Hammertoe is a deformity of the toe, in which the end of the toe is bent downward.
Hammer toe usually affects the second toe, although it may also affect the other toes. The toe goes into a claw-like position. The condition may occur as a result of pressure from a bunion. A corn on the top of a toe and a callus on the sole of the foot develop, which makes walking painful.
The condition may be present at birth (congenital) or develop from wearing short, narrow shoes. Hammertoes also occurs in children who continue to wear shoes they have outgrown.
- Callus forms on the sole of the foot
- Claw-like deformity of a toe
- Corn forms on the top of a toe
- Foot pain -- pain in the joint where the great toe joins the foot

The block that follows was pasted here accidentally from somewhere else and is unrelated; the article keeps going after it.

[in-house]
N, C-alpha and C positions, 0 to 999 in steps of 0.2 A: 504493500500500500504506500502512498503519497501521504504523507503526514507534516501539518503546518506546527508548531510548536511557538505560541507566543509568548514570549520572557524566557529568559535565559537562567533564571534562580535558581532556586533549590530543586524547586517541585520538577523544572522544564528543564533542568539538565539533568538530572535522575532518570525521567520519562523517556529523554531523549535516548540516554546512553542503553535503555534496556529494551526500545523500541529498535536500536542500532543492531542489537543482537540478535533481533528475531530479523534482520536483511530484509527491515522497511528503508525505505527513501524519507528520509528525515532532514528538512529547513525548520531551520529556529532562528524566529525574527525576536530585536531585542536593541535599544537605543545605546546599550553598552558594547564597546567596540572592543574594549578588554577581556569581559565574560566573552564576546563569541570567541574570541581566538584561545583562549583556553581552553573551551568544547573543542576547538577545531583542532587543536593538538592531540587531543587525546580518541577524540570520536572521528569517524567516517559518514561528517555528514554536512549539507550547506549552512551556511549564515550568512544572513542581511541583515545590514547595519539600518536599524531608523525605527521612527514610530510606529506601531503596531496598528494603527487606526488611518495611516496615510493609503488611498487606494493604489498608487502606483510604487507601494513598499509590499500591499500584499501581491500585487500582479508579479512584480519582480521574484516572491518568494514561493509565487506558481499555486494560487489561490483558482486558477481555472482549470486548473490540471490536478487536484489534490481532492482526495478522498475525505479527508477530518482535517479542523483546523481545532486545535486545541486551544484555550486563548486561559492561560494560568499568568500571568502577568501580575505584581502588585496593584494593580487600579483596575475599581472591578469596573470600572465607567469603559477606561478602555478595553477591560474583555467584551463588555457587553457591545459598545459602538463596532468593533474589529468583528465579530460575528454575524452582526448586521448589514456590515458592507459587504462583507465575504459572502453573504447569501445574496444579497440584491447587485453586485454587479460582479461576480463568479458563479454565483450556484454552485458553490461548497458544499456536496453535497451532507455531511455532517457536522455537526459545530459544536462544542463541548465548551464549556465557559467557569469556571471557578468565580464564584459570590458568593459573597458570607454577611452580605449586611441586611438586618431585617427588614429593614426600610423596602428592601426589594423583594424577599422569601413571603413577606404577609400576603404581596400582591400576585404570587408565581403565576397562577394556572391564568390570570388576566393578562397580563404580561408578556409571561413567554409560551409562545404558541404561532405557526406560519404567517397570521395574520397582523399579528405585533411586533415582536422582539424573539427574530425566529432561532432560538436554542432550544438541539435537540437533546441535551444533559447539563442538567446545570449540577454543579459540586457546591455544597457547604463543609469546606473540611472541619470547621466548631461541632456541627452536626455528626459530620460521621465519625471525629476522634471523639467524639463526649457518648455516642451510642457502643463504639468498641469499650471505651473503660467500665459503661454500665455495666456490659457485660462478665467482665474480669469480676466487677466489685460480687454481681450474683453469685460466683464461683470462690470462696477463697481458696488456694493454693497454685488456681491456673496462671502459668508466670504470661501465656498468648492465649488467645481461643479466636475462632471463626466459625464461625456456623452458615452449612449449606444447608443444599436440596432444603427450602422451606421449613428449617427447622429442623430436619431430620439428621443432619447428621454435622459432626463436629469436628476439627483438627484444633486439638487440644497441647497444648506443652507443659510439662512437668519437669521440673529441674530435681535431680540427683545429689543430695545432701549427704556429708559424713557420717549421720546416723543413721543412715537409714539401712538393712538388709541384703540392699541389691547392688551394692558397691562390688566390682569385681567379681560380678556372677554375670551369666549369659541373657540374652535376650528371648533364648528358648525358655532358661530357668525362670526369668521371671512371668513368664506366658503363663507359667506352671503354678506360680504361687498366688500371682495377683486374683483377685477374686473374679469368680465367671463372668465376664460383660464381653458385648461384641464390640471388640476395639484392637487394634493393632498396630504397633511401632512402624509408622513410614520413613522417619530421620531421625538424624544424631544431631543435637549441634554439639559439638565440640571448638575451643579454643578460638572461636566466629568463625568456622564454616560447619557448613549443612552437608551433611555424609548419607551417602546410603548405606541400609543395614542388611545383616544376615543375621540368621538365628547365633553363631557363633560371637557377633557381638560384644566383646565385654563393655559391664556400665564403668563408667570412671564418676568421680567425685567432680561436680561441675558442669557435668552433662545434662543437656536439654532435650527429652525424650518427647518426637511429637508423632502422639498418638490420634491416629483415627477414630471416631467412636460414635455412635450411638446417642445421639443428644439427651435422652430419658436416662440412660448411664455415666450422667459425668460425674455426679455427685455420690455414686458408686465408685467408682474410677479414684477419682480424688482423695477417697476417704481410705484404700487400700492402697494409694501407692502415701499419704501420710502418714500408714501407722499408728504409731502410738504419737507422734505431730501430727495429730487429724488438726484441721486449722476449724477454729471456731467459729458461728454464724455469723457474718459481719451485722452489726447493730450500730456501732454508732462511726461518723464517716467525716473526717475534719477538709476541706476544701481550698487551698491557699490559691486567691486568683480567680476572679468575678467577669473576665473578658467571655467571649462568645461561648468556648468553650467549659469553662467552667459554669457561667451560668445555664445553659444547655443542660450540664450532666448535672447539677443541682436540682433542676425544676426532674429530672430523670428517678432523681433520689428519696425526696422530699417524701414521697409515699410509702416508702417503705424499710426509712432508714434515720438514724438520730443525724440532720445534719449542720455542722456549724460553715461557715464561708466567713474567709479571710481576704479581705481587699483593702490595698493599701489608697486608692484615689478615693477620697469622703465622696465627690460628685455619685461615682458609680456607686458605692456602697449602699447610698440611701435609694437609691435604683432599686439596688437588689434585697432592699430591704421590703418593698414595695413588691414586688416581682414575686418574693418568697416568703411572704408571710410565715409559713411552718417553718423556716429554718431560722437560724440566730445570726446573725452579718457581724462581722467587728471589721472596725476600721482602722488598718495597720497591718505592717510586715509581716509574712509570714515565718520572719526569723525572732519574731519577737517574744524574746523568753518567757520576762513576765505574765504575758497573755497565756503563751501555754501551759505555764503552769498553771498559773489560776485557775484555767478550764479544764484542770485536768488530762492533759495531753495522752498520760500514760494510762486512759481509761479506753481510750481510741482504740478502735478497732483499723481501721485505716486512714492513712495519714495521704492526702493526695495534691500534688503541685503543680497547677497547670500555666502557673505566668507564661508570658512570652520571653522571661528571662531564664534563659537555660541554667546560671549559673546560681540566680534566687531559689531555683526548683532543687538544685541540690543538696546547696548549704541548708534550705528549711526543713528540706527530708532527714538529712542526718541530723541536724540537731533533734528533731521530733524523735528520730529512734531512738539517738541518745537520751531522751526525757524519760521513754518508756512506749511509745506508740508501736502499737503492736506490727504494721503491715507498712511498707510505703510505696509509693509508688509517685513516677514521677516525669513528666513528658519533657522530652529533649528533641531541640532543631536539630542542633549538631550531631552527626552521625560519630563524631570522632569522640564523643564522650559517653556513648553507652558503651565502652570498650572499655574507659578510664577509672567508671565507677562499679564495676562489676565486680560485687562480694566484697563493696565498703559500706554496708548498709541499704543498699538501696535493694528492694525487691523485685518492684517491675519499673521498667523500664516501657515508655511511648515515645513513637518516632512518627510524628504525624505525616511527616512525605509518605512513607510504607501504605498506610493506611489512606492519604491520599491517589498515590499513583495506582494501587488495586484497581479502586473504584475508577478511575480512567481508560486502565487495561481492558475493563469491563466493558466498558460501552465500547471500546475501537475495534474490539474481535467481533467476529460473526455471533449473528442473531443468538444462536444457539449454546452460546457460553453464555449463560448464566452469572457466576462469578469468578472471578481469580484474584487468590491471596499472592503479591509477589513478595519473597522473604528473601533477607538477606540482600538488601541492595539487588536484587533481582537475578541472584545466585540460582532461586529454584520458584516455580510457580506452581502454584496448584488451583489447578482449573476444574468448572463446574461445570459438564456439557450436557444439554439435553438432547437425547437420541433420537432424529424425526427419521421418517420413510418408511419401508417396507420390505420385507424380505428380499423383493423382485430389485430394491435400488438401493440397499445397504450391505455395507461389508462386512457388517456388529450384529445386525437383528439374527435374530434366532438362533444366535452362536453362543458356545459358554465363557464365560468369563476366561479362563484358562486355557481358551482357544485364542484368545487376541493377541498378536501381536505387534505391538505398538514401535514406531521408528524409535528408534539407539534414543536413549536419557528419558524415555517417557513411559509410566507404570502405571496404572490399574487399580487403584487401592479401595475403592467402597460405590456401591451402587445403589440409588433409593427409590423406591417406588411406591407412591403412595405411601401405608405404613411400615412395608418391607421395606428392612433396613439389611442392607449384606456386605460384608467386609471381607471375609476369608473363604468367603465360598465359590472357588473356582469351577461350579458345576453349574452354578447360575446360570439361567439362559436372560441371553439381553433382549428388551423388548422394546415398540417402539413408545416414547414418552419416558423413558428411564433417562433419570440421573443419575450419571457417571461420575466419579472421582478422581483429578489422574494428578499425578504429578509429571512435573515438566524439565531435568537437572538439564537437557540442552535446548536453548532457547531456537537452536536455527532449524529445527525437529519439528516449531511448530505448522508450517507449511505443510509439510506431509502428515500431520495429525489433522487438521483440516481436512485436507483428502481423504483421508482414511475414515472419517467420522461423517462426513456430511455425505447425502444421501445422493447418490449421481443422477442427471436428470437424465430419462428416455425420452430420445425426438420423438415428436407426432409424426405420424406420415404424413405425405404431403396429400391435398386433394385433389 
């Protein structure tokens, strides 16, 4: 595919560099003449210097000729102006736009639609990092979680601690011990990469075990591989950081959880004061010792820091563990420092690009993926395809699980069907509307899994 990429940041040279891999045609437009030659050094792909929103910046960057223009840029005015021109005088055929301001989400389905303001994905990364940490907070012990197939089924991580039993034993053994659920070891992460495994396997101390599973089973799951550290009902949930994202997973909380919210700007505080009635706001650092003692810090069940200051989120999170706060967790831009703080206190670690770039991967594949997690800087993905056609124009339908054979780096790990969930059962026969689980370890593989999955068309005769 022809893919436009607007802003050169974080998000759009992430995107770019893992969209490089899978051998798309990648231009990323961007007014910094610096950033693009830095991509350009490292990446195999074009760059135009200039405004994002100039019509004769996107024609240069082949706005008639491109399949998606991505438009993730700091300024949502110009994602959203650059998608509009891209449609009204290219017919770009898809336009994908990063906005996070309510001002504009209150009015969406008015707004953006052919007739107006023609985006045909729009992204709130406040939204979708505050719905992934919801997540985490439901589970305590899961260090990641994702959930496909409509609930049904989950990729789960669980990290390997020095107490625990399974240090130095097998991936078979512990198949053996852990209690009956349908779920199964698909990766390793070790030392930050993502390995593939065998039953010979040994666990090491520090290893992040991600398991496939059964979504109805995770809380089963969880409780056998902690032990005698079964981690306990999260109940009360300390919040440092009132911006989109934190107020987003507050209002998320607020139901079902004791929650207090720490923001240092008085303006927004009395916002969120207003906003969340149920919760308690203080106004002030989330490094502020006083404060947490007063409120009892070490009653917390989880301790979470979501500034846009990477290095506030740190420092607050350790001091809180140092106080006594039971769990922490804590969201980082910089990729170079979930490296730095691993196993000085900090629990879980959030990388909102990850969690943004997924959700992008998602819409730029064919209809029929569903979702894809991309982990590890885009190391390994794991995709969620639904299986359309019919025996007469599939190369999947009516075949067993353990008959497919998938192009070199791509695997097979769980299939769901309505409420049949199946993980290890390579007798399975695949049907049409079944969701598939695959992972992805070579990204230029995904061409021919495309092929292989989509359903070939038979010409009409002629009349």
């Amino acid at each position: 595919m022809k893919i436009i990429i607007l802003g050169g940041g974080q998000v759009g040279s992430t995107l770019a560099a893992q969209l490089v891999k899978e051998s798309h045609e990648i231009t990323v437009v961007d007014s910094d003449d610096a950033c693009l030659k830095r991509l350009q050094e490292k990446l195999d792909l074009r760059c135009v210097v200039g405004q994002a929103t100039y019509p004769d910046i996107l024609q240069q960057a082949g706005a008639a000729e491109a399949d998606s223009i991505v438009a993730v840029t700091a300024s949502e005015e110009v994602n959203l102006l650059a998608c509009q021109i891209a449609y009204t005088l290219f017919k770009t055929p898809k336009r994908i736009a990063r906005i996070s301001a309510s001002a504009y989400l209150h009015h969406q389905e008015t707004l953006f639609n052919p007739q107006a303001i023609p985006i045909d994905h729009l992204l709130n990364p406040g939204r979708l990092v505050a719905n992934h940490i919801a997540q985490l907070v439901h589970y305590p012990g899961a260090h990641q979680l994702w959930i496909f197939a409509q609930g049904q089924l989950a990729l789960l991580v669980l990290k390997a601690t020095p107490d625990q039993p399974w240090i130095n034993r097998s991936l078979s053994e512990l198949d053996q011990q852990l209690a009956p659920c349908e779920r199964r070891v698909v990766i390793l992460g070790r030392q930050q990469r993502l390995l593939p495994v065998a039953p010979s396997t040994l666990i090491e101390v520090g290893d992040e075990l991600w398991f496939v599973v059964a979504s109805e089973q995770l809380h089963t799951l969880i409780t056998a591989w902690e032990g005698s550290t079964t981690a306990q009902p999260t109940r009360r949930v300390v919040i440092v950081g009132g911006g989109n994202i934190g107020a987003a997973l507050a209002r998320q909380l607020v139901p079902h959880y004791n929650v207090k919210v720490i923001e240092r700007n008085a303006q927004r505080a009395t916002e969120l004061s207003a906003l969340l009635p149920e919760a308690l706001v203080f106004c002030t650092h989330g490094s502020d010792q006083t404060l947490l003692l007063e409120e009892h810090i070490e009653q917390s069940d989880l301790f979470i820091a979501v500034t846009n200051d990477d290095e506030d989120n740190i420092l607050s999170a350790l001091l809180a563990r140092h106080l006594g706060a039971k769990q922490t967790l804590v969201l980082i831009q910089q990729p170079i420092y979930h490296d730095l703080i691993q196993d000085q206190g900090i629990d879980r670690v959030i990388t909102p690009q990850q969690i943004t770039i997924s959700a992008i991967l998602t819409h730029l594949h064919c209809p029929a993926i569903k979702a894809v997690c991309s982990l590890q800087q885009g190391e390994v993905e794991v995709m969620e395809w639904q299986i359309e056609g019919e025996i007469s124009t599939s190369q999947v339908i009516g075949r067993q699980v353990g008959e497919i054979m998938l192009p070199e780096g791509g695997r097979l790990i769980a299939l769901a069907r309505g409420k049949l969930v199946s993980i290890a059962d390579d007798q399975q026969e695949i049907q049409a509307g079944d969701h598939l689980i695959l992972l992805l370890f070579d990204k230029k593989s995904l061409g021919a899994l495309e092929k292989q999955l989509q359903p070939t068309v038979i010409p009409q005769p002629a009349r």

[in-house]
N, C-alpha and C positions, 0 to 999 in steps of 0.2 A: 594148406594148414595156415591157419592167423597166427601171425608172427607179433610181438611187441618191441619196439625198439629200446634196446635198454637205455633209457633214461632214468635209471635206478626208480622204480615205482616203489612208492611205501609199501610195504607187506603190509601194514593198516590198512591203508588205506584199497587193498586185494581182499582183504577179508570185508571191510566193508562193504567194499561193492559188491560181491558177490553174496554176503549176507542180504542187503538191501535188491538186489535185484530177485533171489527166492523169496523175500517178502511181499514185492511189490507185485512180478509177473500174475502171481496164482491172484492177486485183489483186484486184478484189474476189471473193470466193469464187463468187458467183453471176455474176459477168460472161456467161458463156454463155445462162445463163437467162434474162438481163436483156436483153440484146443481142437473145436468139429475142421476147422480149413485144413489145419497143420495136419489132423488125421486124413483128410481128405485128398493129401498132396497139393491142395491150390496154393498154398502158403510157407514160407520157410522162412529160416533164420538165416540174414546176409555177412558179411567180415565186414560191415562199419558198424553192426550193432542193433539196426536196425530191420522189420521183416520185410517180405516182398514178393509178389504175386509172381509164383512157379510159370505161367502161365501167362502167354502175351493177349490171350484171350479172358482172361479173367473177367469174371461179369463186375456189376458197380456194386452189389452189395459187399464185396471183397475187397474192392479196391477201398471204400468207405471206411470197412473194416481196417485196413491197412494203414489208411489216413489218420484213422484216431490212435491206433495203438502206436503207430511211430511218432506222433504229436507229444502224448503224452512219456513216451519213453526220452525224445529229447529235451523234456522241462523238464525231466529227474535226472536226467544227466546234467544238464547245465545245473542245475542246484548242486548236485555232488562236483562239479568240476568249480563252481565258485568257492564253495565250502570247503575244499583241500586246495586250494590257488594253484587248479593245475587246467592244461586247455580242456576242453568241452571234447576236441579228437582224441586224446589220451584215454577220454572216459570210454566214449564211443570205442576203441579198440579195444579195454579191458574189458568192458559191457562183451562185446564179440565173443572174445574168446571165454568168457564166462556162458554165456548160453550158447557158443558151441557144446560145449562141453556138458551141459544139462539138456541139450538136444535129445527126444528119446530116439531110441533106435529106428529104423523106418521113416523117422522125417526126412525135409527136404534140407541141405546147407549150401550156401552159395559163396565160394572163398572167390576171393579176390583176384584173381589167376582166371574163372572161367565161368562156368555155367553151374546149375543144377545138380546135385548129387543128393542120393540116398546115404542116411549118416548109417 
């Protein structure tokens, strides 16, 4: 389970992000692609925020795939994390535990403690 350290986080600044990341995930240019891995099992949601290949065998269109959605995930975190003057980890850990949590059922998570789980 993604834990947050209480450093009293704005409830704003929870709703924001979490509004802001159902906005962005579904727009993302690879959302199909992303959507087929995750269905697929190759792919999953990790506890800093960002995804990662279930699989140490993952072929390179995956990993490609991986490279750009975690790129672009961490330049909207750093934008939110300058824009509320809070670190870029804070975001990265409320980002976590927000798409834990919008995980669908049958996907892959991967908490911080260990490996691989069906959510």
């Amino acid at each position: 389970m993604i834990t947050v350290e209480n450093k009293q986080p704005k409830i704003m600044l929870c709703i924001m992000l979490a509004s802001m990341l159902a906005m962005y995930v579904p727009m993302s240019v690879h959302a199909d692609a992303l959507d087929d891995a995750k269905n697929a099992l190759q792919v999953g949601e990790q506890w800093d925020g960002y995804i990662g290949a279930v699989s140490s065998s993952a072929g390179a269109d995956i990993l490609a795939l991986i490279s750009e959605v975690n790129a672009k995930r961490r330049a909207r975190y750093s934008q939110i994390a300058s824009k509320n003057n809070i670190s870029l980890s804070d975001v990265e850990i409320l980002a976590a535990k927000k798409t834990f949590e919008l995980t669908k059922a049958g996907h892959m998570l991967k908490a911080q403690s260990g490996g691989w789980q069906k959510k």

Exams and Tests
A physical examination of the foot confirms hammer toe.
Mild hammer toe in children can be treated with foot manipulation and splinting the affected toe. Wear the right size shoes or shoes with wide toe boxes for comfort and to avoid aggravating hammer toes.
Protect the protruding joint with corn pads or felt pads, corrective footwear, or other foot devices. Exercises may be helpful.
Severe hammer toe requires an operation to straighten the joint. The surgery may involve cutting or moving tendons, or fusing the joints of the toe together.